Institute for War and Peace Reporting | Giving Voice, Driving Change
Shanghai Five To Be Transformed
A new political bloc involving Central Asian countries along with Russia and China is likely to come into existence this month in an effort to improve regional stability.
The Shanghai Organisation for Cooperation, SOC - combining the Shanghai Five, S-5, nations and Uzbekistan - will tackle some of the most serious threats to the region, such as religious extremism and terrorism.
The new group is expected to come into being at the fifth anniversary summit of the S-5 in Shanghai on June 15.
Kazakstan, China, Russia, Kyrgyzstan and Tajikistan established the S-5 as an informal alliance, at a summit in Shanghai in 1996, in an effort to resolve a protracted border dispute between the Soviet Union and China.
When the Soviet Union fell apart in 1991, the Central Asian states made sorting out frontier problems with China a priority. Beijing, in turn, found dealing with the independent countries individually more beneficial.
China has succeeded in resolving all border disputes with Kazakstan and Kyrgyzstan, but has yet to do so with Tajikistan and Russia.
Tajikistan and China both claim parts of the Pamir mountains, while Russia and China are vying for a few islands on the River Amur in the Far East.
S-5's greatest achievement has been in relieving tensions along the Chinese border. A 100-km wide "transparency" zone - a sort of demilitarised area - has been set up on both sides of the frontier.
As far as border delimitation is concerned, the accession of Uzbekistan to the "Shanghai process" is completely irrelevant, as the country has no common frontier with China.
But border issues have been slipping down the S-5 agenda over the years, superseded by new regional challenges such as religious radicalism, terrorism, separatism and narcotics trafficking - all of which are to some extent connected to the on-going war in Afghanistan.
The S-5 nations, notably Russia, view Tashkent as a key player in securing Central Asian stability.
The Kremlin was very vocal about this during Uzbek president Islam Karimov's two-day visit to Moscow on May 3. Karimov was there to discuss details of Uzbekistan's imminent accession to the "Shanghai process".
The idea of Tashkent joining S-5 is not new. A few years ago, Uzbekistan expressly indicated its willingness to get involved, but China and Kazakstan gave it the cold shoulder.
Apparently, Beijing feared Russian influence in S-5 would be enhanced by the accession of another post-Soviet member. Kazakstan, which has always regarded Uzbekistan as its regional rival, simply did not want it in the "Shanghai Club".
But things changed in 1999 when militants of the Islamic Movement of Uzbekistan, IMU, invaded Kyrgyz section of the Fergana valley in what has become known as the "Batken events". In 2000, Tashkent was granted observer status in the Shanghai Five.
In July 2000, Karimov attended the Shanghai summit in Dushanbe. The Uzbek leader's visit to the Tajik capital was a milestone in itself, given the tensions between the two countries in recent years.
Tashkent has publicly accused Dushanbe of harbouring IMU militants in its Tavildara area, from where they have allegedly attacked neighbouring countries.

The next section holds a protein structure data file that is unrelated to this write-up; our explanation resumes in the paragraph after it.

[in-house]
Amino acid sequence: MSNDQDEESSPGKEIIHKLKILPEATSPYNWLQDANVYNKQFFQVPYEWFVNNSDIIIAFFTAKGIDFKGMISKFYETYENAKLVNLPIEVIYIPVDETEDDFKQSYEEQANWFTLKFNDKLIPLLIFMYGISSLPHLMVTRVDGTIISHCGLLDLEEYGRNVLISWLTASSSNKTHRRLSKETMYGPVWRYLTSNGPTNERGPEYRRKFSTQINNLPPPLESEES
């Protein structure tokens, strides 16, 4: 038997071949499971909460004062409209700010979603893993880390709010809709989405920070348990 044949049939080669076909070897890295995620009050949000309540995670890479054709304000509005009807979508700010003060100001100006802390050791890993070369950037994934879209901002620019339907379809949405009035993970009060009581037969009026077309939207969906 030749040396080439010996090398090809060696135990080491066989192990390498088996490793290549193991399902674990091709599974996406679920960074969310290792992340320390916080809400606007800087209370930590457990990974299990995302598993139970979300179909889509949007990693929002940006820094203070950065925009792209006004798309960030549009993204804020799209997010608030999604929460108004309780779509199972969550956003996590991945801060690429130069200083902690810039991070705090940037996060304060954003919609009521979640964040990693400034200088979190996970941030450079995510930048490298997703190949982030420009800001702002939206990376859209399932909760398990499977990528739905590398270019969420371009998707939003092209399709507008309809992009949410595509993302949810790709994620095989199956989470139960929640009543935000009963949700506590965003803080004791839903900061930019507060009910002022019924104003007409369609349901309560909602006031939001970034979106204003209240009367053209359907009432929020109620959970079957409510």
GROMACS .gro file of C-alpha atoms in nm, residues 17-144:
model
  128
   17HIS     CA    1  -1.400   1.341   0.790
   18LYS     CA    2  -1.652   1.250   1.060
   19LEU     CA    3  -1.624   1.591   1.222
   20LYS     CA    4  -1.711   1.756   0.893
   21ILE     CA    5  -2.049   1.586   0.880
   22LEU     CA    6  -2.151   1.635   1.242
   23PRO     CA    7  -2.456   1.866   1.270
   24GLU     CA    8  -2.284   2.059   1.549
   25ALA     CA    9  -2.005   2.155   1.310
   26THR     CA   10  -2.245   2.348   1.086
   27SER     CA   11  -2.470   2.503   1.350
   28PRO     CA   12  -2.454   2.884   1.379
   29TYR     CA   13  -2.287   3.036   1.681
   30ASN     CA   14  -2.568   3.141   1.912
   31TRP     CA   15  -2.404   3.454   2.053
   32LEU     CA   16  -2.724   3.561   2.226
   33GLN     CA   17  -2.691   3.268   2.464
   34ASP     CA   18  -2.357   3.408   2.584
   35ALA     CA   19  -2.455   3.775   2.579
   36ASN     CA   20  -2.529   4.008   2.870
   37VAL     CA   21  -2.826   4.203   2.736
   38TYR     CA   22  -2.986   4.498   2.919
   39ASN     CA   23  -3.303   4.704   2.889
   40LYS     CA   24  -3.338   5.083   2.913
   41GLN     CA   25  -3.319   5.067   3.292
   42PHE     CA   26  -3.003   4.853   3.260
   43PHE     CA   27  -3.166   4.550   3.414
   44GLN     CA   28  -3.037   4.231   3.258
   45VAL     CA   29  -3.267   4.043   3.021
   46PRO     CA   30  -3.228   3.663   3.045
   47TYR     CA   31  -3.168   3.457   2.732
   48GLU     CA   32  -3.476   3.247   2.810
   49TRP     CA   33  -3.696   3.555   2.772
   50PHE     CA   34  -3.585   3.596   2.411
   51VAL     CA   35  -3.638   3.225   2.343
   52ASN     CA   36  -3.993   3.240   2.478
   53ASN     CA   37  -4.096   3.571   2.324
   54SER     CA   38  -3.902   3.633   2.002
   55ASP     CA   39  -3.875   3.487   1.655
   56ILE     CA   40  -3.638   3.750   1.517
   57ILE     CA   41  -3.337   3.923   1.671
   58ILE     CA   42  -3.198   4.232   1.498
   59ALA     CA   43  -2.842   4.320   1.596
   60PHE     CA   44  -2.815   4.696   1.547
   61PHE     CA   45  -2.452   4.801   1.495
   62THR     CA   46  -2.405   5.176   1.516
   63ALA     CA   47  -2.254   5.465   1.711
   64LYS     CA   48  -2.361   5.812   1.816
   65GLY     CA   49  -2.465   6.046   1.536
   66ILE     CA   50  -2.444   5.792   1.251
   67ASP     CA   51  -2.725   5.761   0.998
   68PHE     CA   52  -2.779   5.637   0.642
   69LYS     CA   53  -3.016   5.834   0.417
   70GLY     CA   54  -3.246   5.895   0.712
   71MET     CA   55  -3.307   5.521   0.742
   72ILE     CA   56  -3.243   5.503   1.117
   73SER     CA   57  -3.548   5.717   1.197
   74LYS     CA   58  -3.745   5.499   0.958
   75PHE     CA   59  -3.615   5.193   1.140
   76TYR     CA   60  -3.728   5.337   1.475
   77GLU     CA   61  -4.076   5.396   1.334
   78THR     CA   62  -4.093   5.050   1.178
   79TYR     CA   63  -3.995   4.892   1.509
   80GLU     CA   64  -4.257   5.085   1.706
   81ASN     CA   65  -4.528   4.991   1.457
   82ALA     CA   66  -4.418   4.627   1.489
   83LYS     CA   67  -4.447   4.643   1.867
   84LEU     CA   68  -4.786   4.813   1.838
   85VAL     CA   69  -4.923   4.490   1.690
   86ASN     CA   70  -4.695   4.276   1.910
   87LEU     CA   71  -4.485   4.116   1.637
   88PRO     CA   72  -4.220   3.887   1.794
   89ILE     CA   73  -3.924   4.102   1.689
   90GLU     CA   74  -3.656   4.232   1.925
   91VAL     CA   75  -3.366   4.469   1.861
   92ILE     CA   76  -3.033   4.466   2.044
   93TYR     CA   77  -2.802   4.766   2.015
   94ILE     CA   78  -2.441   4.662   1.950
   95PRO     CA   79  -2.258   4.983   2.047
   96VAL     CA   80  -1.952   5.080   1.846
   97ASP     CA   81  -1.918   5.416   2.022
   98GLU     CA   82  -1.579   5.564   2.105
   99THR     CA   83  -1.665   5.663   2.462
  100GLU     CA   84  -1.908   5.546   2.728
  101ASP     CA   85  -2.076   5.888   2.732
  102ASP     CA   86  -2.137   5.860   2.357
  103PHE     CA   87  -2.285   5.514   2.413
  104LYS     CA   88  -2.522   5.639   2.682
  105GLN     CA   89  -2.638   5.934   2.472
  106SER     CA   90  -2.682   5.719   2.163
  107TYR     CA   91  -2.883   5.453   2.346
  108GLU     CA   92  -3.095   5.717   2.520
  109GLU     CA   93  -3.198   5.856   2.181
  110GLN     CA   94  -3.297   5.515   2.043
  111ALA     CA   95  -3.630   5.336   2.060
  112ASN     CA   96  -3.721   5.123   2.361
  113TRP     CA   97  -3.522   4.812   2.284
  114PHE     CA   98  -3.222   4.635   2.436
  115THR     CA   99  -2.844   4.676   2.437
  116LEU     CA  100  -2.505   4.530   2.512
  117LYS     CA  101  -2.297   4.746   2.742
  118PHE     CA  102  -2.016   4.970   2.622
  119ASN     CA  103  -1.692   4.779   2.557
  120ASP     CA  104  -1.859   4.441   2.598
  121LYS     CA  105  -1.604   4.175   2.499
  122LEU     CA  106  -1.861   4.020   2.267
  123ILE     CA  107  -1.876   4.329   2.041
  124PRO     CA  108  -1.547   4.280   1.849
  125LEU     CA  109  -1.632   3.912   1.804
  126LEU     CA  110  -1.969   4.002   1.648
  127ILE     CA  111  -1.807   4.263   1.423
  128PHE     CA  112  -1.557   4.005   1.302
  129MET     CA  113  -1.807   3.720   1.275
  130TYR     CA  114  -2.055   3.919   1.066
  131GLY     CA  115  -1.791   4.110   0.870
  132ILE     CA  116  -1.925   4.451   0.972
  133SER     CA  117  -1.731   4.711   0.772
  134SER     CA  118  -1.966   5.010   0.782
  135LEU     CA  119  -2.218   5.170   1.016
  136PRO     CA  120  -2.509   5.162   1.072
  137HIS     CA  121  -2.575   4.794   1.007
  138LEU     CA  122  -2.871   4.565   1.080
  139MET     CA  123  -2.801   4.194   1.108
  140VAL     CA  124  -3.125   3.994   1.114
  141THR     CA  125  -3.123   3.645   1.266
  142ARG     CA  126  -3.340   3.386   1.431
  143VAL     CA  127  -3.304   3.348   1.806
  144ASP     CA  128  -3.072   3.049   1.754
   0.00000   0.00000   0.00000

For its part, Dushanbe is demanding the extradition of Colonel Makhmud Khudoiberdiev, who spearheaded a revolt in Khodjand against Tajik president Emomali Rakhmonov's government three years ago. Khudoiberdiev has allegedly found refuge in Uzbekistan.
Vitaly Vorobiov, Vladimir Putin's special envoy to the S-5, says the Kremlin wants Tashkent involved in the "Shanghai Club" for a number of reasons, not least because Uzbek membership could ease the strain between all the nations of the Central Asian region.
It is no secret that, despite the bilateral "Eternal Friendship" agreements signed between Kyrgyzstan, Uzbekistan, Kazakstan and Tajikistan in the 1990s, the level of mutual trust between these nations is at an all-time low.
Part of the friction can be laid at the door of personal issues between the heads of state. But national security and sovereignty matters have also taken their toll. In response to the Batken incursions, Uzbekistan unilaterally mined its borders with Tajikistan and Kyrgyzstan - a policy which has cost dozens of civilian lives.
Tashkent refused to provide Kyrgyzstan with a map of the minefields, because of fears that they may end up in the wrong hands. "We cannot be sure that if someone is ready to pay for the maps they wont be sold!" said on Uzbek diplomat.
Nevertheless, Moscow remains optimistic, saying constructive dialogue has resumed between the Central Asian capitals. "Although the Shanghai treaties applied confidence-building steps only to national borders, not international relations," said Vorobiov, "we are hopeful that once Uzbekistan joins in, all SOC nations will have the good will to make this happen."
The new alliance has already attracted the attention of such extra-regional nations as Mongolia, South Korea, Iran, India, Pakistan and even the United States.
Pakistan, for one, has recently tried to apply for S-5 membership, but met with the vehement opposition of Tajikistan, which accuses Islamabad of backing the Taleban in Afghanistan. The S-5 nations back the Taleban's opponents, the Northern Alliance.
The SOC will be established as an open-ended organization, but Russian diplomats have remarked that the mechanism of new member admission is yet to be worked out. It appears that SOC membership could be granted to Pakistan with some strings attached - for instance an insistence that it becomes more cooperative on Afghanistan.
Arkady Dubnov is a journalist with the Vremya novostei newspaper in Moscow
- Europe & Eurasia
- Latin America
- Middle East & North Africa
- Focus Pages
- Training & Resources
- Print Publications
- IWPR Spotlight